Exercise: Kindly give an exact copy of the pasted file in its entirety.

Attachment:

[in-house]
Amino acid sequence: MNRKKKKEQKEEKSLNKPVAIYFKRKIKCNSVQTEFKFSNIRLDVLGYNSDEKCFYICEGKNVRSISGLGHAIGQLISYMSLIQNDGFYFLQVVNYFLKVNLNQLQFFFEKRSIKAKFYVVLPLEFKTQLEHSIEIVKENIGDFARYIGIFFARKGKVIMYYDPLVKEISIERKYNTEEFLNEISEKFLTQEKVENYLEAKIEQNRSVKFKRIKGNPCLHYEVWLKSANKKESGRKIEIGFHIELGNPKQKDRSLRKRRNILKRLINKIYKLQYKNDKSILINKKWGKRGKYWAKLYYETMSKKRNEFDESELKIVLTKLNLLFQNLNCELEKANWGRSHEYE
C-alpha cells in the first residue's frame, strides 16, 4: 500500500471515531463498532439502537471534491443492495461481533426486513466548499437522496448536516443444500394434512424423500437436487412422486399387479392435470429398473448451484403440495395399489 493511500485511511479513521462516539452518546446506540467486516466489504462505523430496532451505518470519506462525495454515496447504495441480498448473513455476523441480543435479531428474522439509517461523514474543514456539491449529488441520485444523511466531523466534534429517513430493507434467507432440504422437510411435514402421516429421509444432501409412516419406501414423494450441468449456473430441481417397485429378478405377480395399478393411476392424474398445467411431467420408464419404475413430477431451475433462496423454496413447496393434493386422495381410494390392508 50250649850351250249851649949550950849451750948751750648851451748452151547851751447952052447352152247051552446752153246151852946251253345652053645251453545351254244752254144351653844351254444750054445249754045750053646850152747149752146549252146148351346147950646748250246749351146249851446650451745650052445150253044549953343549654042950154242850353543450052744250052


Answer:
[in-house]
Amino acid sequence: MNRKKKKEQKEEKSLNKPVAIYFKRKIKCNSVQTEFKFSNIRLDVLGYNSDEKCFYICEGKNVRSISGLGHAIGQLISYMSLIQNDGFYFLQVVNYFLKVNLNQLQFFFEKRSIKAKFYVVLPLEFKTQLEHSIEIVKENIGDFARYIGIFFARKGKVIMYYDPLVKEISIERKYNTEEFLNEISEKFLTQEKVENYLEAKIEQNRSVKFKRIKGNPCLHYEVWLKSANKKESGRKIEIGFHIELGNPKQKDRSLRKRRNILKRLINKIYKLQYKNDKSILINKKWGKRGKYWAKLYYETMSKKRNEFDESELKIVLTKLNLLFQNLNCELEKANWGRSHEYE
C-alpha cells in the first residue's frame, strides 16, 4: 500500500471515531463498532439502537471534491443492495461481533426486513466548499437522496448536516443444500394434512424423500437436487412422486399387479392435470429398473448451484403440495395399489 493511500485511511479513521462516539452518546446506540467486516466489504462505523430496532451505518470519506462525495454515496447504495441480498448473513455476523441480543435479531428474522439509517461523514474543514456539491449529488441520485444523511466531523466534534429517513430493507434467507432440504422437510411435514402421516429421509444432501409412516419406501414423494450441468449456473430441481417397485429378478405377480395399478393411476392424474398445467411431467420408464419404475413430477431451475433462496423454496413447496393434493386422495381410494390392508 50250649850351250249851649949550950849451750948751750648851451748452151547851751447952052447352152247051552446752153246151852946251253345652053645251453545351254244752254144351653844351254444750054445249754045750053646850152747149752146549252146148351346147950646748250246749351146249851446650451745650052445150253044549953343549654042950154242850353543450052744250052